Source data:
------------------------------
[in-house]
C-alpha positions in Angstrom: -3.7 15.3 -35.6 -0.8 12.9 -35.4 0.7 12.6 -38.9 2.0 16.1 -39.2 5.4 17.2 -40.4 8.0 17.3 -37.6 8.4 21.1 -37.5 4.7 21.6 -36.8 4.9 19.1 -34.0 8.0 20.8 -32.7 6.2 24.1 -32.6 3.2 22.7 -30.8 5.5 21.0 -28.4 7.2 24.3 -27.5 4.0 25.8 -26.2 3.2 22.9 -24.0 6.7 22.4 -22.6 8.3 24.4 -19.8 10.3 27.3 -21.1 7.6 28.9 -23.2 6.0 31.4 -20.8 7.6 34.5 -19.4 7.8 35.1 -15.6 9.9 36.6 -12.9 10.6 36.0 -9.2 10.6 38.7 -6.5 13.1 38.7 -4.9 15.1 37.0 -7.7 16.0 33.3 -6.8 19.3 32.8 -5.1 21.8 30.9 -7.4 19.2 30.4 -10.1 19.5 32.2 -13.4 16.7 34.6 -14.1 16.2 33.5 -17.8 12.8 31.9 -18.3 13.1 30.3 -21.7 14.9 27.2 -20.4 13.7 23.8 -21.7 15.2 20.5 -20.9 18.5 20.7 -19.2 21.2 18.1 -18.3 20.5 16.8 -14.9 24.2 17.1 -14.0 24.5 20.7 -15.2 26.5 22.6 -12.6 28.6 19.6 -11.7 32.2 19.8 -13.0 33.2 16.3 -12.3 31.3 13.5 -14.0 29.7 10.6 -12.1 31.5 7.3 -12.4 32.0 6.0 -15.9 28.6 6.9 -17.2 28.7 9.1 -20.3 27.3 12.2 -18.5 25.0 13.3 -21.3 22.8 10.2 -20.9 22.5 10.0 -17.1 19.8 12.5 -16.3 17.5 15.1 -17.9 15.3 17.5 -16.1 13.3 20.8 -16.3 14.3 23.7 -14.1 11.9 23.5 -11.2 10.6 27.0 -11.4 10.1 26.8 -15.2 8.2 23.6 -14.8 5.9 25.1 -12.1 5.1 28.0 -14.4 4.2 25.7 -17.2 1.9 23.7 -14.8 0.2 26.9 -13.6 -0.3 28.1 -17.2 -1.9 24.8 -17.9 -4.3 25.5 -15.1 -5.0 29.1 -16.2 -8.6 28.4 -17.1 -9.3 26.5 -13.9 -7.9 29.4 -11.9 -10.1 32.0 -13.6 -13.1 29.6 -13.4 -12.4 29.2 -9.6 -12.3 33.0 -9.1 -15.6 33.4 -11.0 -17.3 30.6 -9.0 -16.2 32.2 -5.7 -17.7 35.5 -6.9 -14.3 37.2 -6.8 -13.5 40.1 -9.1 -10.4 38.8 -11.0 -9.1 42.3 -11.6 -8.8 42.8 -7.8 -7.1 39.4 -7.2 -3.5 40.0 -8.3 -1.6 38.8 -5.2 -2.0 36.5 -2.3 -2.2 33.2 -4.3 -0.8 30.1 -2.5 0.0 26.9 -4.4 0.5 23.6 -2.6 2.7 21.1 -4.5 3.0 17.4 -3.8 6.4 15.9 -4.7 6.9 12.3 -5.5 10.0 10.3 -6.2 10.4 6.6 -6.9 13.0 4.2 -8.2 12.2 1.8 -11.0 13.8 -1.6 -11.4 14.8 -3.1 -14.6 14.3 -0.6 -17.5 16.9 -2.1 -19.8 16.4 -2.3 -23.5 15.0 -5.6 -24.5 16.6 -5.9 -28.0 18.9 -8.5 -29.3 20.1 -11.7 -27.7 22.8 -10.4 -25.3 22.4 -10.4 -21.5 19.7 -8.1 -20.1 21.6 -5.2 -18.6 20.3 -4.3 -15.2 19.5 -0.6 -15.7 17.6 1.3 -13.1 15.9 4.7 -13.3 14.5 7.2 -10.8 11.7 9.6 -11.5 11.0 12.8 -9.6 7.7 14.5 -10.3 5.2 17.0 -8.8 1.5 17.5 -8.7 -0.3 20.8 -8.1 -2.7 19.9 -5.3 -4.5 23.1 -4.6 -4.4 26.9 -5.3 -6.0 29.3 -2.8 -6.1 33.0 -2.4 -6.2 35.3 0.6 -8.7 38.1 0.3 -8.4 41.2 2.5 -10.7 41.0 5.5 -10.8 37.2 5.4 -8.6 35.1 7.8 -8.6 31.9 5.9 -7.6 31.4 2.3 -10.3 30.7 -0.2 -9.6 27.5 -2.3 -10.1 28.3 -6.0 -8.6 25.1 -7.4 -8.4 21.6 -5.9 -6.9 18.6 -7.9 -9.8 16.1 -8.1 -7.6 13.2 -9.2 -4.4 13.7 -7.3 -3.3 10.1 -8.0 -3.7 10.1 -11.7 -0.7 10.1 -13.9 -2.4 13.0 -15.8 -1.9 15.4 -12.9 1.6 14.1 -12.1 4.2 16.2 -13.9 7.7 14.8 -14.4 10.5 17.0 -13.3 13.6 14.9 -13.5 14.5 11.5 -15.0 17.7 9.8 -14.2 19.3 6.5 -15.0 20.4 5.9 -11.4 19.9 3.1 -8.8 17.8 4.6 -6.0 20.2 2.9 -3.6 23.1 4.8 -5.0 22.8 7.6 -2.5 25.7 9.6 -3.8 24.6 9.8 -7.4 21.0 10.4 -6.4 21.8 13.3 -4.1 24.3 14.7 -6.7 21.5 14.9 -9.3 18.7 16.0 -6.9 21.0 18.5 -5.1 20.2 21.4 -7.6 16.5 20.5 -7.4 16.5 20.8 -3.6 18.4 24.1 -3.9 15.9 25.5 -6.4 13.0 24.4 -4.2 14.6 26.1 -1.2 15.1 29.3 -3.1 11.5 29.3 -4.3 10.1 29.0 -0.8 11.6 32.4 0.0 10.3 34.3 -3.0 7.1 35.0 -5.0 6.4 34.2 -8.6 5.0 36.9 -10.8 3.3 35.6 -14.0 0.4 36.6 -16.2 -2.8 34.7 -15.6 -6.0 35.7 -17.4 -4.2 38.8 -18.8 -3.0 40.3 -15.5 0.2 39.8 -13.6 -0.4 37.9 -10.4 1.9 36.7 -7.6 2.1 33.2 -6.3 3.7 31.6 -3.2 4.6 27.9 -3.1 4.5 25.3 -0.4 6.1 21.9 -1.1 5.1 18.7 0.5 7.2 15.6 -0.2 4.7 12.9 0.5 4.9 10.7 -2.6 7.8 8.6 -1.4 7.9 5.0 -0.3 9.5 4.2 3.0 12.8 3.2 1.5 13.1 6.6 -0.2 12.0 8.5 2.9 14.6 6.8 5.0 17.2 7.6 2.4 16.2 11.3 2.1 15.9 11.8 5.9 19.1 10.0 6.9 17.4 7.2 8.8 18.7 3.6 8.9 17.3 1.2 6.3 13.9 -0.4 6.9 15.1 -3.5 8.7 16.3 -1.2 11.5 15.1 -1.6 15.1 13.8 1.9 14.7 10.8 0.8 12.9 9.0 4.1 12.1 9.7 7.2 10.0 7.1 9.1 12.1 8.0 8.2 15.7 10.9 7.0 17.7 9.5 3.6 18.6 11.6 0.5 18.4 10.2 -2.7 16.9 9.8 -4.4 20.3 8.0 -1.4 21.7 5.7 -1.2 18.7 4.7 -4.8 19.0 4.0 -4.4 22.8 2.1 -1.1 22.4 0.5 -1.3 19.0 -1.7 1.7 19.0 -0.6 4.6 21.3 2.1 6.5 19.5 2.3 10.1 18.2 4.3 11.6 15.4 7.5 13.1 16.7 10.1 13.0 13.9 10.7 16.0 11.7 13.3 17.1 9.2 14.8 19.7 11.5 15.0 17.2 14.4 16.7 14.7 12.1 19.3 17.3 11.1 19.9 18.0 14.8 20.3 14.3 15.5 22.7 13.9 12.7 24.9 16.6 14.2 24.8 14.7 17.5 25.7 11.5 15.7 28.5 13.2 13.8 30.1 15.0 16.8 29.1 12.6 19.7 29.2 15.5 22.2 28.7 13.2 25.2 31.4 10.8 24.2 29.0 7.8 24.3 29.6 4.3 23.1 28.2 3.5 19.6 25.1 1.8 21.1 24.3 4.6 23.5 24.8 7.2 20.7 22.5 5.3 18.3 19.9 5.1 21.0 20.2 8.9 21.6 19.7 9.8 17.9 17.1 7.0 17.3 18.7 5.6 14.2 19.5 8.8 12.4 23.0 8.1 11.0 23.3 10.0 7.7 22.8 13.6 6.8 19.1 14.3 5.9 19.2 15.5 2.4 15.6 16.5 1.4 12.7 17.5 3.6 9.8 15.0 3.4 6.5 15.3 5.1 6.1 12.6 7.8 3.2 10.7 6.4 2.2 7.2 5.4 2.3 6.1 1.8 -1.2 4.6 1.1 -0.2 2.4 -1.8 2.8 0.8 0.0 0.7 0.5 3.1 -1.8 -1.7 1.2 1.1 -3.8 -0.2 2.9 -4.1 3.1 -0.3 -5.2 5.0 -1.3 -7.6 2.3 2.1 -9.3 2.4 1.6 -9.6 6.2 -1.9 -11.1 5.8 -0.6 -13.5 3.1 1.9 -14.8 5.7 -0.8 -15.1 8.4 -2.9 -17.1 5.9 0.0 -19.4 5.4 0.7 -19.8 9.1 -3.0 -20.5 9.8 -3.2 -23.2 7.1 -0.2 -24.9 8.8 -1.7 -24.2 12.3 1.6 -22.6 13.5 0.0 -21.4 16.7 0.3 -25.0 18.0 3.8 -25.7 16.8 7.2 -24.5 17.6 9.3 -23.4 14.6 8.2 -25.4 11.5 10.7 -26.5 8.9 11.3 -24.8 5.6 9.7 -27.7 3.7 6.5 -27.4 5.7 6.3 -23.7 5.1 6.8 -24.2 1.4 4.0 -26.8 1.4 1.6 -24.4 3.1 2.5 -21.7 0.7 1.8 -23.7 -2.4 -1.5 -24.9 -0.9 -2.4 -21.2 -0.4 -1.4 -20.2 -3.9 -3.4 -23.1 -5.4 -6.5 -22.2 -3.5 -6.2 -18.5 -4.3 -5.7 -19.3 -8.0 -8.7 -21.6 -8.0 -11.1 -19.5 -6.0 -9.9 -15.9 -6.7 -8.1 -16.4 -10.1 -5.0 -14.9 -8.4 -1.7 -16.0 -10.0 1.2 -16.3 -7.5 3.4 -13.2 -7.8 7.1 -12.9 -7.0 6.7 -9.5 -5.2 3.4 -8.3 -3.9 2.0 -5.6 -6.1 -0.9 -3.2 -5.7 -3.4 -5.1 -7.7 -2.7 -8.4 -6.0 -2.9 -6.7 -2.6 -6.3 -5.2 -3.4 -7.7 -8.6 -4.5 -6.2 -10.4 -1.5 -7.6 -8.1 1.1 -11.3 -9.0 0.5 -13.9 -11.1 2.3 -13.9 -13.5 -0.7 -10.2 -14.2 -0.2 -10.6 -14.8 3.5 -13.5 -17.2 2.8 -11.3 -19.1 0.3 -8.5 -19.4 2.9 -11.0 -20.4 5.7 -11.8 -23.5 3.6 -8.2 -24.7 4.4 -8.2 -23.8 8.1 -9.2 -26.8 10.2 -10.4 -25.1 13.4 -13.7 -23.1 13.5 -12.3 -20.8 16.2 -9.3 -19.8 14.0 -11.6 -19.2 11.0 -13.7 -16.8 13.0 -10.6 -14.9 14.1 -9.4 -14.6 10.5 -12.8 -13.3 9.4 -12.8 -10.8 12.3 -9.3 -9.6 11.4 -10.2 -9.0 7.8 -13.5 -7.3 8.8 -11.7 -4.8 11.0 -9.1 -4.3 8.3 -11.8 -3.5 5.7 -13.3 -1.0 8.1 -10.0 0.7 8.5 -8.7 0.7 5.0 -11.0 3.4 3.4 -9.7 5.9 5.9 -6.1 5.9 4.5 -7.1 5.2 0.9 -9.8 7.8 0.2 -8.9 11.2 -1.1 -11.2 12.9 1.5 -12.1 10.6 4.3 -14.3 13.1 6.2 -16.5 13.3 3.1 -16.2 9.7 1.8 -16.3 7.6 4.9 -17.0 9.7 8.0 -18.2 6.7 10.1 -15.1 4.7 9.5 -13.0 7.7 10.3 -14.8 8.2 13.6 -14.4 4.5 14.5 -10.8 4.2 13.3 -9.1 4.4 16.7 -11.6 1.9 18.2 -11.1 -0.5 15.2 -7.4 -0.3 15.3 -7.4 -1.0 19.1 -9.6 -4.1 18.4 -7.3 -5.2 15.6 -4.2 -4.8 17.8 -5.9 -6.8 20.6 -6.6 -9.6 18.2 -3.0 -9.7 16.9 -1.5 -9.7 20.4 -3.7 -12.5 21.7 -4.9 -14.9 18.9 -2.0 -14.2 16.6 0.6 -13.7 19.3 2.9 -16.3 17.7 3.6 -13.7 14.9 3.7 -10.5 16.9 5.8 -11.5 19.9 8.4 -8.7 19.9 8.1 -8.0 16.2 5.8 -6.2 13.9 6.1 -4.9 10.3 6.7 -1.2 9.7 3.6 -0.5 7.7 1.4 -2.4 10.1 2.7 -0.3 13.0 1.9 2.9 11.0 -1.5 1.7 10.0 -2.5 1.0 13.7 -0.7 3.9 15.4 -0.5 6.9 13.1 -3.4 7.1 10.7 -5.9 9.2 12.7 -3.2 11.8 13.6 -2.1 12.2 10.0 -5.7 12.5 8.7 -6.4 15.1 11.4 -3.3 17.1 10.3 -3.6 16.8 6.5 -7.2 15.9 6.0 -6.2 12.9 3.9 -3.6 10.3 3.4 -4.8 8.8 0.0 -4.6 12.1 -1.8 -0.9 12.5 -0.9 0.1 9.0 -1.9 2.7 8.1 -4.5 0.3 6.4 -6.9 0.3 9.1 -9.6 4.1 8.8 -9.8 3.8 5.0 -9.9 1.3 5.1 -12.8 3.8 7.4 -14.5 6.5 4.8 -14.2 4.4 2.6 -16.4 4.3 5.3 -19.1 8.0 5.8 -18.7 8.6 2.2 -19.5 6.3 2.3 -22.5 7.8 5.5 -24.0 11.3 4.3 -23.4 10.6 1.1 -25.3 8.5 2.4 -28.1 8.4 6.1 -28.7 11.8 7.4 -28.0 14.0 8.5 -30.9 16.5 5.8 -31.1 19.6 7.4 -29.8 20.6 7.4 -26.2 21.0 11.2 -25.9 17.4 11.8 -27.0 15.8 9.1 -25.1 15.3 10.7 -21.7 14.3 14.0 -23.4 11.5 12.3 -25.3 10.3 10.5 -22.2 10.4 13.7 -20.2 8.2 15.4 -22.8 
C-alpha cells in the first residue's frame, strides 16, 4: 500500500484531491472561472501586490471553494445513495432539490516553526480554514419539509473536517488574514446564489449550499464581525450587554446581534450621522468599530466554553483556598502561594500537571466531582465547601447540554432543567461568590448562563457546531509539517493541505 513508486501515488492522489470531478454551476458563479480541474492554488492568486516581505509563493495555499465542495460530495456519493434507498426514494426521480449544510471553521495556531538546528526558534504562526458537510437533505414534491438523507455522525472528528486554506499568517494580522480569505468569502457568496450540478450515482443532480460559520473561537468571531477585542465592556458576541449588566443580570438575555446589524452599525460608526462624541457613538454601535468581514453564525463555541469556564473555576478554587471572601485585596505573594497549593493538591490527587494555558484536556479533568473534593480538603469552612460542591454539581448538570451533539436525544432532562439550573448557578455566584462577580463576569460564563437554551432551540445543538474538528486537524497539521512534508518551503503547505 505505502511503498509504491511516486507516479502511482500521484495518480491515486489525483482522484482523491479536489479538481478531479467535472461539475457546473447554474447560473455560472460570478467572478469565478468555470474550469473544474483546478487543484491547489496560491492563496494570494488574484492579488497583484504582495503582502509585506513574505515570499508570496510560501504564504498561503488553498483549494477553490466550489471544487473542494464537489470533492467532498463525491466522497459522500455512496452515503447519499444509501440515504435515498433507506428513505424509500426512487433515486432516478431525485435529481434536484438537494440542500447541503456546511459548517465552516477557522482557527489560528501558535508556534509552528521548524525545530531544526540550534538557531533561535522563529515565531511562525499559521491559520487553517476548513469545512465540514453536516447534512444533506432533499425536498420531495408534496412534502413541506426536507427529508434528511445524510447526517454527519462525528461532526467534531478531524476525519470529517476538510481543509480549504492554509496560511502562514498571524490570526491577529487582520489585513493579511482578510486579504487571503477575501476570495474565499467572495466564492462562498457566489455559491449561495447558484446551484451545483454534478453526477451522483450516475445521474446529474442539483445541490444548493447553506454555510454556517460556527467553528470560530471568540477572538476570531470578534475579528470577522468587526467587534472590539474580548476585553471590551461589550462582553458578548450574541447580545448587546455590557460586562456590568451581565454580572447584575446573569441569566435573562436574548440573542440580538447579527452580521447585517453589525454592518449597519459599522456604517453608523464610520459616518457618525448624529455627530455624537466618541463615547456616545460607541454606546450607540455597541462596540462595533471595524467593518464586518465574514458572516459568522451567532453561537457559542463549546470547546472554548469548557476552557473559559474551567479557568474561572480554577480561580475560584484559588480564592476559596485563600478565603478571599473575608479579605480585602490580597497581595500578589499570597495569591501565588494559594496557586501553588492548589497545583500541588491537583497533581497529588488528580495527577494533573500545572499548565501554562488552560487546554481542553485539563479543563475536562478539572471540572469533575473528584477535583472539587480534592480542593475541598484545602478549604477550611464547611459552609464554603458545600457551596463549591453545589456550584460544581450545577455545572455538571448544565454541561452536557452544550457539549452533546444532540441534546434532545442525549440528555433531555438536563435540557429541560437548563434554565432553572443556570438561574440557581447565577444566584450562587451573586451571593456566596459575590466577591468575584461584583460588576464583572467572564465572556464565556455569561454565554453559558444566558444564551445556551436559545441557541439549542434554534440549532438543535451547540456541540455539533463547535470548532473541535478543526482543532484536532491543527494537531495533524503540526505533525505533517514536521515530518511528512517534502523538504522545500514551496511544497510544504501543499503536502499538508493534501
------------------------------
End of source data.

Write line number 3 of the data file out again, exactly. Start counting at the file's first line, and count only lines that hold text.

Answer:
C-alpha cells in the first residue's frame, strides 16, 4: 500500500484531491472561472501586490471553494445513495432539490516553526480554514419539509473536517488574514446564489449550499464581525450587554446581534450621522468599530466554553483556598502561594500537571466531582465547601447540554432543567461568590448562563457546531509539517493541505 513508486501515488492522489470531478454551476458563479480541474492554488492568486516581505509563493495555499465542495460530495456519493434507498426514494426521480449544510471553521495556531538546528526558534504562526458537510437533505414534491438523507455522525472528528486554506499568517494580522480569505468569502457568496450540478450515482443532480460559520473561537468571531477585542465592556458576541449588566443580570438575555446589524452599525460608526462624541457613538454601535468581514453564525463555541469556564473555576478554587471572601485585596505573594497549593493538591490527587494555558484536556479533568473534593480538603469552612460542591454539581448538570451533539436525544432532562439550573448557578455566584462577580463576569460564563437554551432551540445543538474538528486537524497539521512534508518551503503547505 505505502511503498509504491511516486507516479502511482500521484495518480491515486489525483482522484482523491479536489479538481478531479467535472461539475457546473447554474447560473455560472460570478467572478469565478468555470474550469473544474483546478487543484491547489496560491492563496494570494488574484492579488497583484504582495503582502509585506513574505515570499508570496510560501504564504498561503488553498483549494477553490466550489471544487473542494464537489470533492467532498463525491466522497459522500455512496452515503447519499444509501440515504435515498433507506428513505424509500426512487433515486432516478431525485435529481434536484438537494440542500447541503456546511459548517465552516477557522482557527489560528501558535508556534509552528521548524525545530531544526540550534538557531533561535522563529515565531511562525499559521491559520487553517476548513469545512465540514453536516447534512444533506432533499425536498420531495408534496412534502413541506426536507427529508434528511445524510447526517454527519462525528461532526467534531478531524476525519470529517476538510481543509480549504492554509496560511502562514498571524490570526491577529487582520489585513493579511482578510486579504487571503477575501476570495474565499467572495466564492462562498457566489455559491449561495447558484446551484451545483454534478453526477451522483450516475445521474446529474442539483445541490444548493447553506454555510454556517460556527467553528470560530471568540477572538476570531470578534475579528470577522468587526467587534472590539474580548476585553471590551461589550462582553458578548450574541447580545448587546455590557460586562456590568451581565454580572447584575446573569441569566435573562436574548440573542440580538447579527452580521447585517453589525454592518449597519459599522456604517453608523464610520459616518457618525448624529455627530455624537466618541463615547456616545460607541454606546450607540455597541462596540462595533471595524467593518464586518465574514458572516459568522451567532453561537457559542463549546470547546472554548469548557476552557473559559474551567479557568474561572480554577480561580475560584484559588480564592476559596485563600478565603478571599473575608479579605480585602490580597497581595500578589499570597495569591501565588494559594496557586501553588492548589497545583500541588491537583497533581497529588488528580495527577494533573500545572499548565501554562488552560487546554481542553485539563479543563475536562478539572471540572469533575473528584477535583472539587480534592480542593475541598484545602478549604477550611464547611459552609464554603458545600457551596463549591453545589456550584460544581450545577455545572455538571448544565454541561452536557452544550457539549452533546444532540441534546434532545442525549440528555433531555438536563435540557429541560437548563434554565432553572443556570438561574440557581447565577444566584450562587451573586451571593456566596459575590466577591468575584461584583460588576464583572467572564465572556464565556455569561454565554453559558444566558444564551445556551436559545441557541439549542434554534440549532438543535451547540456541540455539533463547535470548532473541535478543526482543532484536532491543527494537531495533524503540526505533525505533517514536521515530518511528512517534502523538504522545500514551496511544497510544504501543499503536502499538508493534501